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The spontaneity of voice

To promote its new subcompact, the Ford Focus (original name: The Ford FocusGroup), designed for first-time car buyers, Ford Motor is going to start running live television ads. Ford says that it hopes the inevitable errors and rough spots in live ads will cut through the cynicism of its target demographic, i.e., college grads realizing that their major is actually an embarrassment on their resumes.

Ford is right. Spontaneity is everything because voice is everything.

The Web is teaching us to talk in our own voice and to distrust and then disregard those who do not. Your voice, in this sense, isn't the product of your vocal cords. Your voice is how you present yourself in public. It includes the words you use, your attitude, your sense of humor, your body language, your courage, your doubts. And since we are social beings, your voice is you (although we often prefer the safety of thinking that our real self is the one we keep hidden, a bizarre notion).

Business, on the other hand, for the past hundred years has tried to define itself by presenting a uniform corporate message via brochures and legalisms mouthed by all employees. If you do not mouth the words carefully crafted for you, you face the firing squad.

We call this corporate fascism "marketing" to make it seem OK.

The way to get voice back into business is not to encourage people to mouth off by giving them a corporate bulletin board, a corner of the corporate portal or a bin in the centralized knowledge repository. Ghettoizing voice is a bad and dangerous thing to do.

A better way to help return voice to the workplace is to encourage spontaneity. Yes, spontaneity, the scourge of business because business is all about control, management, and predictability. Allow spontaneity and voice will emerge.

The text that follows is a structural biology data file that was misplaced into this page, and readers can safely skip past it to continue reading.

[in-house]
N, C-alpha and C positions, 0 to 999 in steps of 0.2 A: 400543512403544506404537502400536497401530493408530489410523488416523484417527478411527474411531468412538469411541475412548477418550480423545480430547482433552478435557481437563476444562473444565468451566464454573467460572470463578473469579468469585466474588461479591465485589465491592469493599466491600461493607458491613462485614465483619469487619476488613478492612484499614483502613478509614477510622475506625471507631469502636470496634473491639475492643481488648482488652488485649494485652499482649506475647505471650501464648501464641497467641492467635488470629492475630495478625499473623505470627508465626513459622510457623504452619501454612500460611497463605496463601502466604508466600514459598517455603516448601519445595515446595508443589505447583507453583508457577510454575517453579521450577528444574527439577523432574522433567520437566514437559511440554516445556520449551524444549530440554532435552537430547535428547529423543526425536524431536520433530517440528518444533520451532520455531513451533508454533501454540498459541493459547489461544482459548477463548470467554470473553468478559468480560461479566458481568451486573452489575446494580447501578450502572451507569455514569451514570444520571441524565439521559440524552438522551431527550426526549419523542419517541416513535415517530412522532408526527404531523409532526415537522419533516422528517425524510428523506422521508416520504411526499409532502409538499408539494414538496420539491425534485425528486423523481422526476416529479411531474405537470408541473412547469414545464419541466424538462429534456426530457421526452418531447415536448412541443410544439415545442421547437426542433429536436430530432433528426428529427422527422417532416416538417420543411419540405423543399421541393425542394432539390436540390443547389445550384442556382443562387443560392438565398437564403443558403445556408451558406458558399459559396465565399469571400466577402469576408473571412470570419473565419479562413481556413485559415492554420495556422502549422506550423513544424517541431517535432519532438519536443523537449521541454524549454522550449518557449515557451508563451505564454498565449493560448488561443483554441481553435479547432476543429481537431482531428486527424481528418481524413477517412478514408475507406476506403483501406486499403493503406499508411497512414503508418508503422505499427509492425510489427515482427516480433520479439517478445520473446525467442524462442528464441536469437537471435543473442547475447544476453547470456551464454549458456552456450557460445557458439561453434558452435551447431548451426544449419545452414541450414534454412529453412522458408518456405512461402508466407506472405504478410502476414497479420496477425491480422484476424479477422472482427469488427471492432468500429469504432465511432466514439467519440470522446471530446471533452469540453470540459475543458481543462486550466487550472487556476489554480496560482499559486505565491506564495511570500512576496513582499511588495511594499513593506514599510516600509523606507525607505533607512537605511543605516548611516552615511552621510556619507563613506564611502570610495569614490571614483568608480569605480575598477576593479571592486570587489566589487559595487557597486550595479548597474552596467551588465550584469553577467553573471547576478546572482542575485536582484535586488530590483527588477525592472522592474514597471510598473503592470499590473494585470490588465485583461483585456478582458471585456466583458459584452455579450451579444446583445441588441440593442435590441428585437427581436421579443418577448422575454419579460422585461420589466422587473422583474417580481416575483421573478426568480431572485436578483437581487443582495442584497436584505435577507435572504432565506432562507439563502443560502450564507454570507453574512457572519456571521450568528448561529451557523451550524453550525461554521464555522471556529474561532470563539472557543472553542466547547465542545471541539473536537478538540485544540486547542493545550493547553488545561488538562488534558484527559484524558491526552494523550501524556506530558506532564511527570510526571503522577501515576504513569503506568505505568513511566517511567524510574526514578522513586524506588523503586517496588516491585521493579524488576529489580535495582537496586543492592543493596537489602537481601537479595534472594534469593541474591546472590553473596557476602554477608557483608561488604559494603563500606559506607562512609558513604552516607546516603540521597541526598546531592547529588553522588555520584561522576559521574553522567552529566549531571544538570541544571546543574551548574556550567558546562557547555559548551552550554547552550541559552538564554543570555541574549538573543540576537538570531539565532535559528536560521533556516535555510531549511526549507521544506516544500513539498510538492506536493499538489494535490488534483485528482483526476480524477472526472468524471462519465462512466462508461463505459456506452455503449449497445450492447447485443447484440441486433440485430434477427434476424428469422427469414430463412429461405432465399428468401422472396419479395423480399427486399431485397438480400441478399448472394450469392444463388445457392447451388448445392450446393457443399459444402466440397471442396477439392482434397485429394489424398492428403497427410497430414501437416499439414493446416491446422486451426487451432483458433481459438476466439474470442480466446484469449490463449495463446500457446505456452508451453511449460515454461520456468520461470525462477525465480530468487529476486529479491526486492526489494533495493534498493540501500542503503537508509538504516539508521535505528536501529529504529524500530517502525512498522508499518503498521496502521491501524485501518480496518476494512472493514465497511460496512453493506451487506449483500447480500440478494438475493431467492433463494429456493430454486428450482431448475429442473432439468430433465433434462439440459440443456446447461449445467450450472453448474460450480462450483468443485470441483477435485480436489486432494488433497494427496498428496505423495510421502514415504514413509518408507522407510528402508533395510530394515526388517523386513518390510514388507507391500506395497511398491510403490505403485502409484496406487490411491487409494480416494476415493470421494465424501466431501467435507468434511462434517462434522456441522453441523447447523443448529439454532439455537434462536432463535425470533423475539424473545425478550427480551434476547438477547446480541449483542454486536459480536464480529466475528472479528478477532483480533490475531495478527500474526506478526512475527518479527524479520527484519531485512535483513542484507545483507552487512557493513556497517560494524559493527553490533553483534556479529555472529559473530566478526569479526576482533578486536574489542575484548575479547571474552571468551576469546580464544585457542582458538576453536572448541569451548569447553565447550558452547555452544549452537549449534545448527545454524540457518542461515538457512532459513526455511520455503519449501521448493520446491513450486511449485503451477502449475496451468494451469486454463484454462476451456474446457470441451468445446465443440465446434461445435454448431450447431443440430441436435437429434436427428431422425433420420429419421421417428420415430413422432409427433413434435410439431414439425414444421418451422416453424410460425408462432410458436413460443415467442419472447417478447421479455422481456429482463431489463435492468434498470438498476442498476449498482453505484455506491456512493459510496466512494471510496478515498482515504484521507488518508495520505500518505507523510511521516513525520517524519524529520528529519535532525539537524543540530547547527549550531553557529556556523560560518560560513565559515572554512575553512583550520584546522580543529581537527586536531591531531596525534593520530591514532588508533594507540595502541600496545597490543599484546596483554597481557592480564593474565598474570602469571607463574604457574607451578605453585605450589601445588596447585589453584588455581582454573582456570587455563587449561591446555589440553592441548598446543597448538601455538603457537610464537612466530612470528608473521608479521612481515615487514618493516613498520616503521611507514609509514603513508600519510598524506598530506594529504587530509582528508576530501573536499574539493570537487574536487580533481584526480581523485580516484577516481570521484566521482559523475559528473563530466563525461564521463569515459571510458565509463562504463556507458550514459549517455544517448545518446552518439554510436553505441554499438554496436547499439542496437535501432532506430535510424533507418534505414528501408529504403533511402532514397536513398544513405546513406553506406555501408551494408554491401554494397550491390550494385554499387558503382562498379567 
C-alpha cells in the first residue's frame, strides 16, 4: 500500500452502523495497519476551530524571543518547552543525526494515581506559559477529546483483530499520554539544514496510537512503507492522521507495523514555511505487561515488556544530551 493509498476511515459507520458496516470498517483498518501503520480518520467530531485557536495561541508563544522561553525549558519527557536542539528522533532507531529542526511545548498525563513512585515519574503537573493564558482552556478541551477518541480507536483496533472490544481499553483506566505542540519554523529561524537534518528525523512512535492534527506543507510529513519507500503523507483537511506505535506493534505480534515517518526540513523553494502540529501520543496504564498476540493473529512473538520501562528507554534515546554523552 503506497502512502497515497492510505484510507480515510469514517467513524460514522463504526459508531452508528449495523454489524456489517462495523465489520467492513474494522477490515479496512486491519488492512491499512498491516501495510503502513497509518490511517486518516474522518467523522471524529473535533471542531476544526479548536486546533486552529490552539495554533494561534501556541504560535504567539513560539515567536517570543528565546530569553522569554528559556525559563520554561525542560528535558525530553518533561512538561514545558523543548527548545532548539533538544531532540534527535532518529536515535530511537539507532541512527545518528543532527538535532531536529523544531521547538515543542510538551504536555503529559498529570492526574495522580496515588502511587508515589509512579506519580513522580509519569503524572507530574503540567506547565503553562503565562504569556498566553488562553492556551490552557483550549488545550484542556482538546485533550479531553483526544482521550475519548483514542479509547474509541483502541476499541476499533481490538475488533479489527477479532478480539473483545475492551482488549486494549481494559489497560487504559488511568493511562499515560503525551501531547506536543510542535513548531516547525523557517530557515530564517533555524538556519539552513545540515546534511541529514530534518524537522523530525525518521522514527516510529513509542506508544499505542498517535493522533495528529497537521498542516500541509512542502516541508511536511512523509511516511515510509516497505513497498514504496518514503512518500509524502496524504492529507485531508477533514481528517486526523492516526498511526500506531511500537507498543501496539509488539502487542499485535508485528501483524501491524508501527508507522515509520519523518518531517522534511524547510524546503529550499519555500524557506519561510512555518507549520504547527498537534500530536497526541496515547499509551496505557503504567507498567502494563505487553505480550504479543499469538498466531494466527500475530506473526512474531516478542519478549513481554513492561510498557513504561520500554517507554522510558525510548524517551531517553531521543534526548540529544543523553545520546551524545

Without spontaneity, there can be no human voice. When you're staffing a booth at a trade show, if you're only saying what you've been told you're allowed to say, if every answer has to be yes, then you're not speaking in your own voice. If you're doing technical support and are not allowed to tell the customer anything not previously vetted, you're not speaking in your own voice.

Permit and encourage spontaneous talk inside and outside your corporate walls, and people will find their voice.

And what an impact you'll have! We have all gotten used to speaking in the corporate voice and hearing the corporate voice coming through every medium, from television to magazines to ads pasted on the escalator risers. We've learned to tune as much of it out as possible. So, hearing a human voice coming from a corporation is as surprising as having a sparrow perch on your knee. We respond with warmth, with glee, with increased customer satisfaction statistics.

Voice is viral and will infect every type of communication, from telephone calls, to meetings, to stand-up presentations, to E-mail, to Net discussions, to corporate awards presentations, to the look and feel of the cubicles where the lifers are doing time.

But can a business afford to give up control? Let me put this differently: Should we agree to let the sun rise tomorrow? Business has lost control. The Web already exists and it routes around censorship. Attempts to limit Web access to achieving business objectives are as hopeless as corporate directives dictating that workers shall not use the phone for personal calls.

Ah, but if you're not going to discipline everyone to always say exactly the same thing in exactly the same words ("No, Jenkins, for the 100th time, it's 'The world's leading manufacturer of enhanced software for maximizing supply chain relations' not 'We help you screw your partners!' "), then how does the company stay "on message?"

Rather than training people on scripts, you need to develop a corporate story from which all people can speak with authority, each in his or her own way. A corporate story isn't fiction. It's the narrative that explains who the company is, what it stands for, how it got that way. That will probably mean helping people un-learn the bitter, cynical story they've picked up during their time at your company.

You may also have to actively start prodding people to drop the corporate monotone and start talking like a real person. We've been way too successful in training ourselves to sound like everyone else.

You'll also have to raise your tolerance for mistakes. There is no spontaneity in a perfect world.

And if your portal is just another way for you to push information to your company and to broadcast happy messages from The Management, it will smell like the Roman galleys that were characterized by silence, teamwork coordinated by whips and the fierce resentment of the "team" being so efficiently "managed."

So, go ahead, say something unexpected today. And savor the shocked pleasure of those within hearing distance.

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